AR: Uh when I was born, there was no Pakistan. So what happens is, you know, traditionally the mother goes to her mother’s house for the first-born child. 1:00So I was born in India, and then after forty days that was it [laughs]—never been there again. So then I was in Quetta, which was also part of British India. And then afterwards, four or five years down the road, then there was partition, then there was Pakistan. So it’s always kinda like, you look at my passport and people say, ‘Oh, you were born in India.’ Well yeah, but you know, it’s a birthplace with no associations. Whereas with Quetta, there’s such a lure of the land—that you feel like even though with the present time problems and all, part of me is always there, you know, so that’s what it is.

VE: Can you tell us a little bit more about it?

AR: You know life was so simple, and then—I’m--I’m old, [laughing] so life was simple, and uh, didn’t have TV, didn’t have computers, didn’t have any of these things, so what you did was you played seven tiles, you played cricket, 2:00you went out and the sun was setting and you came back to your homes, you had a good family meal, you went to bed, next morning it was out there too. You went out to the orchards, you rode on camels, and went—you know, on a Sunday, you would go to different places and you would watch the sun, and when the sun reached a certain point, then you knew it was time to turn back and come home.

So it was so different then. Now, when I go back with my own kids, I’m so watchful, you know, I keep saying, ‘Oh, you can’t go here, you can’t rest this way, you can’t do this, you can’t do that.’ So within this short period of time, this 40, 50 years, there’s been such a dynamic change in that place. That—it’s good to have those good memories, and sometimes with memories you always think about them being far more fabulous than they really were, but that’s the impression that I still have.

3:00

VE: And so this is in India?

AR: This is in Pakistan.

VE: Oh, in Pakistan.

AR: In Pakistan, yes.

VE: And how long did you stay in Pakistan?

AR: I think my first eighteen years were there.

VE: Okay.

AR: In Pakistan. Then my husband and I got married, and we came here to do our Master’s, and then we stayed on and then he had overseas job, so went back, had both our kids out there, and then in ’79 we came to Houston.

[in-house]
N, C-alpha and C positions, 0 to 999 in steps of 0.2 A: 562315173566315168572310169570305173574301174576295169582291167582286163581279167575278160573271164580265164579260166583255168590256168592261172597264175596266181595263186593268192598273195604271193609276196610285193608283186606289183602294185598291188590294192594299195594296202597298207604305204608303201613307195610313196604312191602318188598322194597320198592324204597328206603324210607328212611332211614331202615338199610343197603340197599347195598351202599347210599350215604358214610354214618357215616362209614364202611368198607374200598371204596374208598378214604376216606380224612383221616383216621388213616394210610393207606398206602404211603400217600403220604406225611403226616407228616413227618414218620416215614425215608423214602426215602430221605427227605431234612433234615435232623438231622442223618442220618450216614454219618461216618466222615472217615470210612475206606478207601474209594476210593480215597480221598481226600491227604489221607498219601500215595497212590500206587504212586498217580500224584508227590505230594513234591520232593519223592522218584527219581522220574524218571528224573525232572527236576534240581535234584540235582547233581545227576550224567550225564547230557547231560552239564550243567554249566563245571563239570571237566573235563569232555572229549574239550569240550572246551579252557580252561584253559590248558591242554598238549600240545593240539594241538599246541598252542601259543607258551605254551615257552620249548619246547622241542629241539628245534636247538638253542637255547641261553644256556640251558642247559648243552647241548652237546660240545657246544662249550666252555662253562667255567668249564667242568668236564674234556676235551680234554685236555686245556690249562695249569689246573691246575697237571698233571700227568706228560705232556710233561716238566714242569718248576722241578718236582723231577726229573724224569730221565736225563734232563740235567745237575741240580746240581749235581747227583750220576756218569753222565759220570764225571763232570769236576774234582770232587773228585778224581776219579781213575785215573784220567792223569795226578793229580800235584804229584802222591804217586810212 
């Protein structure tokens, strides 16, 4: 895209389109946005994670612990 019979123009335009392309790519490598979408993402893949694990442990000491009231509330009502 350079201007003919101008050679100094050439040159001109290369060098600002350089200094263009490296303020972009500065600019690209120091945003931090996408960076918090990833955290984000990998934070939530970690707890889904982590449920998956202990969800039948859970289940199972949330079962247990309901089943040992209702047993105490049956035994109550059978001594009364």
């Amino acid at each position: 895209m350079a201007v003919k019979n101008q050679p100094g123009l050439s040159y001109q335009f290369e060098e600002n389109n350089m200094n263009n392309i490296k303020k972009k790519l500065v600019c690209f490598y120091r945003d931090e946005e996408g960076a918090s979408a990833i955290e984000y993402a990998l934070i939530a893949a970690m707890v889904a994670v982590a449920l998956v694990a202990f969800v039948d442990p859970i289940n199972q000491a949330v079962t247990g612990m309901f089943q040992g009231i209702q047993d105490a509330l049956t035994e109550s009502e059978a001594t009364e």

MV: How did you meet your husband?

AR: We were across the—you know, we were the same little enclave, you know, there were thirteen homes with sixteen-foot walls, and he was—he claimed he saw me in my crib, but that was the romantic story. So he liked me, and he decided to marry me. But that’s the story he would tell the kids. But we grew up together.

MV: Oh wow.

AR: But there was a five-year age difference with that, too. But what I wanted to say is when we, you know, we were always actively involved no matter where we 4:00went to. When we were in the States, the very first time as students, then of course it was the Pakistan association, and we had to have a congress, and we had to have a meeting, we had to, you know, get together and do something. So we were all doers. So we came in ’79 out here to Houston, and there was a very small community of Zoroastrians out here, but there was no place. So we got together, and my husband was very instrumental in that, and then we, you know, built the center years down the road.

But you know what it was started off with? Each family would just pay twenty dollars a month, and I would be their treasurer, and the older people, they seem—I mean, I’m old now, but they were older. [laughs] Some of them are not even alive now. They—if I didn’t deposit a check the very next week, they would say, ‘Oh, we can’t reconcile our bank statement, you know? So you 5:00gotta deposit your check.’ So I would say, ‘Oh, so-and-so’s check’s come, so-and-so’s check hasn’t come.’ But then it evolved—the center evolved, and there were two or three big donors, and I don’t know if you’ve had a chance to go to see our center, but it’s very pretty.